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Christ, the Light of the World
By Father Pat McCloskey, O.F.M.


Q: Last year as I was taking down my Christmas tree, I began to wonder: What does it represent, anyway? When I asked friends and relatives the same question, nobody had a very clear answer. Many of them simply said that this is a tradition. But not all religions put up Christmas trees. Why do Catholics and other Christians?

A: Actually, decorating evergreen trees with lights at Christmastime is not a universal Christian custom. It began in northern Europe and spread from there. There are no evergreen trees on South Pacific islands or in equatorial Africa. Other trees can, of course, be decorated but that changes the original symbolism. Even if you decorate an evergreen tree in Australia in December, that is their summer season.

Placing lights on evergreen trees in December originated among pagan groups in northern Europe because they considered these trees to be symbols of unending life. They saw lights as symbolizing hope—a virtue much needed during the long hours of darkness that the winter solstice (December 21/22) brings to that region.

Christian missionaries in northern Europe decided that, instead of trying to stamp out evergreens and lights as pagan customs, they could retain these elements but change their symbolism.

Missionaries encouraged new Christians to see evergreens as symbolizing God’s eternal love for all creation and to associate light with Jesus, the light to the nations (Isaiah 49:6) and the light of the world (John 9:5).

A few Christian groups continue to regard customs such as Christmas trees as flirting with idolatry and, therefore, things to be avoided. Catholics and most other Christians see them as legitimate symbols of a God whose love is so great that the Son of God became a human being in Jesus, while remaining fully divine.

Q: Recently, a deacon from another part of the country was "incardinated" into our diocese. I’ve been a Catholic for 40 years, but I have never previously heard that term. What does it mean? Is it a step toward ordaining married deacons to the priesthood?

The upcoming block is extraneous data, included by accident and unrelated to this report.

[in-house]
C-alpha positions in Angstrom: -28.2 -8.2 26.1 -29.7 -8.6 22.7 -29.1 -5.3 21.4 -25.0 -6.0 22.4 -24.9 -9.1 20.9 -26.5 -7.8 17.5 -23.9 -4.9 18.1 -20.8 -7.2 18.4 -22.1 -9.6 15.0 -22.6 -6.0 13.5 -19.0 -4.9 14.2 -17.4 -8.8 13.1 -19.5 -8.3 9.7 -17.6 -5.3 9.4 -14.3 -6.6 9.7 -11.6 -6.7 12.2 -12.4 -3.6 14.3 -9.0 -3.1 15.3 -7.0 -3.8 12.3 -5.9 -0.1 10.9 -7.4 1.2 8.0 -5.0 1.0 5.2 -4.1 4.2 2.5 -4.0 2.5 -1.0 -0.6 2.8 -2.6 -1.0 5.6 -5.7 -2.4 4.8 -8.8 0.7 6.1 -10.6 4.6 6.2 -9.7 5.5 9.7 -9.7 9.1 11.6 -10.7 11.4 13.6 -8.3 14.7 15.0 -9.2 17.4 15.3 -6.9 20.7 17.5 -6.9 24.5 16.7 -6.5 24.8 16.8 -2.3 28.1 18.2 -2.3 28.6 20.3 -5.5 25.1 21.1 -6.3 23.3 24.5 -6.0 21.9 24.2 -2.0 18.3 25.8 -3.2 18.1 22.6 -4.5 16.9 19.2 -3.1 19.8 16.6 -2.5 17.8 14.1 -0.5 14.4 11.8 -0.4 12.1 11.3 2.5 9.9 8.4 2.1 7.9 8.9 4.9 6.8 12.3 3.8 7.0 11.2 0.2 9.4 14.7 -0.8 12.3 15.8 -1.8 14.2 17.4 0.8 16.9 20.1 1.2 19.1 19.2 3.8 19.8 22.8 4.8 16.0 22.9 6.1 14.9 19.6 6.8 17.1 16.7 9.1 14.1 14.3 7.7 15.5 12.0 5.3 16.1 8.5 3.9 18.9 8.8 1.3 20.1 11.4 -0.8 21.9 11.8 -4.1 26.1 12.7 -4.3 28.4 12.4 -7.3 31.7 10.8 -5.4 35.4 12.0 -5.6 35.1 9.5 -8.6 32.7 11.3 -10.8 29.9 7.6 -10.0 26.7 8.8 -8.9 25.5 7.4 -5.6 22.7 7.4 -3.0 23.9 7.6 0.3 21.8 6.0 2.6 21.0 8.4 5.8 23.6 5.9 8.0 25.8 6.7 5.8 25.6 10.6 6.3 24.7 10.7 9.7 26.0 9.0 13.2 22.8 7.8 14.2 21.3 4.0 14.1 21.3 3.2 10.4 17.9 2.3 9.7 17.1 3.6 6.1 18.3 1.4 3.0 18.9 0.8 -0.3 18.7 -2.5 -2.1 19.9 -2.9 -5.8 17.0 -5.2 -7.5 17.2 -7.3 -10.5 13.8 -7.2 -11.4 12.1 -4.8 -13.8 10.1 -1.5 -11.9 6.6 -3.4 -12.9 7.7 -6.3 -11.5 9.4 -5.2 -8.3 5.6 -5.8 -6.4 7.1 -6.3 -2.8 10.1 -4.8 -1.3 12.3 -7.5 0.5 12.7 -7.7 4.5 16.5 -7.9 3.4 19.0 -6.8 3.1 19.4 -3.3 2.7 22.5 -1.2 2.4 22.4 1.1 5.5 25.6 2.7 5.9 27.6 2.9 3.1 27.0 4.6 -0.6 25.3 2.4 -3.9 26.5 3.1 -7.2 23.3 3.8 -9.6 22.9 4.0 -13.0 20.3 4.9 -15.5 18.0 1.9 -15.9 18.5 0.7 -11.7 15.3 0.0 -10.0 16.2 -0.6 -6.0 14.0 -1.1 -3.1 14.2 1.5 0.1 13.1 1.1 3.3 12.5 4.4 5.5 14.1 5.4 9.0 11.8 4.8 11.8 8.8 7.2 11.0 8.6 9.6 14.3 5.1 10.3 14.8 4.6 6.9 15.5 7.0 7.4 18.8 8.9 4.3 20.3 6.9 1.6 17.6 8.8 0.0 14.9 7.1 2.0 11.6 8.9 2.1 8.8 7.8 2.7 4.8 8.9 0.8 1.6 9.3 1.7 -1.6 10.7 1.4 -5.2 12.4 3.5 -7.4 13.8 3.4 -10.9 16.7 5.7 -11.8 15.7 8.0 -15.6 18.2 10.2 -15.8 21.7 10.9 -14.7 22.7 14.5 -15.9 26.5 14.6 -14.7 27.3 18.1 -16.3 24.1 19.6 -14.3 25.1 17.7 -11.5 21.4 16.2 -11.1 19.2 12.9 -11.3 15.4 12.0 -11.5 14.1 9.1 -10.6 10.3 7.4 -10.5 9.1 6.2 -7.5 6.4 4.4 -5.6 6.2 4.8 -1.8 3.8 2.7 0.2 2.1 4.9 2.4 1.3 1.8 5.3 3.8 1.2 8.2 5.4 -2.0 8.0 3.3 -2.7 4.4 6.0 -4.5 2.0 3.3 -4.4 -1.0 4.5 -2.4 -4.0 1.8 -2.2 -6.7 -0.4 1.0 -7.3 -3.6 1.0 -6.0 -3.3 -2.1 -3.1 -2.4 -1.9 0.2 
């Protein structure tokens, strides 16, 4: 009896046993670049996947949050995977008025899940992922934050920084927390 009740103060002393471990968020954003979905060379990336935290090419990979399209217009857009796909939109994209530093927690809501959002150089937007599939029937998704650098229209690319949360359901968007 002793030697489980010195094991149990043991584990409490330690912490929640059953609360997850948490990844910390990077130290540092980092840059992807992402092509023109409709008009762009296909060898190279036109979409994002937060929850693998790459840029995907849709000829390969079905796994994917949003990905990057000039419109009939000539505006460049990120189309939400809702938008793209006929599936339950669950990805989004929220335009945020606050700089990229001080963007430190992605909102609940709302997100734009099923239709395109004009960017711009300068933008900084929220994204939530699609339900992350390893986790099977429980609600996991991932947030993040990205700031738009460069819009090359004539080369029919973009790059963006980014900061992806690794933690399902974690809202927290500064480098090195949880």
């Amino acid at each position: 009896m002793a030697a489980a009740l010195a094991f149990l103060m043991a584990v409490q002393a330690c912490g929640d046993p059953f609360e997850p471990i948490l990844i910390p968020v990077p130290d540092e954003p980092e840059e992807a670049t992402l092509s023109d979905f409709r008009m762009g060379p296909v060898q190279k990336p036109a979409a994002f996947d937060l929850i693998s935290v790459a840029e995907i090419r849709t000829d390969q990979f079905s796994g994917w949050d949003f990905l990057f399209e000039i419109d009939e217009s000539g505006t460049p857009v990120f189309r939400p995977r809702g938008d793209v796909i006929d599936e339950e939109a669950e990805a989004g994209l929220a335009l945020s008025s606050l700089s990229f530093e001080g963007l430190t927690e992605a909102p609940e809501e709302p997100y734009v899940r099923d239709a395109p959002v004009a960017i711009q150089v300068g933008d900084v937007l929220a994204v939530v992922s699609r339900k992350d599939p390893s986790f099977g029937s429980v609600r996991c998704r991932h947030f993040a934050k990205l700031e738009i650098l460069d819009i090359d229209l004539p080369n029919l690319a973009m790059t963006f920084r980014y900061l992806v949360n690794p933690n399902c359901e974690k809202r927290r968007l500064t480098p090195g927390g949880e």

A: "Incardination" is a legal term meaning that a priest or deacon has formally joined the priests or deacons of a particular diocese. This practice dates back to the Council of Nicea (325 A.D.) and emphasizes that a person cannot be ordained except for service to a local Church or to a religious congregation. This also applies to a married Protestant minister who becomes a Catholic and then is ordained as a Catholic priest.

Incardination establishes to whom a diocesan priest or deacon promises obedience, one of the pledges made at ordination. Members of religious congregations cannot be ordained deacons or priests until they have made their permanent profession in that congregation. They likewise cannot exercise a public ministry in any diocese unless they have obtained "faculties" from that local bishop.

If a diocesan priest transfers to another diocese, his incardination normally takes five years. The bishop of the previous diocese must agree to the transfer. Canons #265-272 of the Code of Canon Law give the requirements for excardination (transferring permanently out of a diocese) and incardination. By agreement between two local bishops, a priest could remain incardinated in his original diocese while working in another one.

Deacons follow the same excardination/incardination process. Canon #267 allows for this to happen without a waiting period, but that option is becoming less common

Q: I am trying to figure out when Lent and Easter fall in 2004. I have tried several search engines but have found no luck.

A: In 2004, Ash Wednesday is February 25 and Easter is April 11. Most yearly pocket calendars have these dates for the current year and the following year. The yearly liturgical calendar, available in December at most parishes, also contains this information. I encourage you to obtain one.

At, you can find the general 2004 liturgical calendar for the United States. A local diocese, parish or religious community may celebrate some additional day with added solemnity because it is the feast of their patron, their title (for example, the Visitation) or their founder.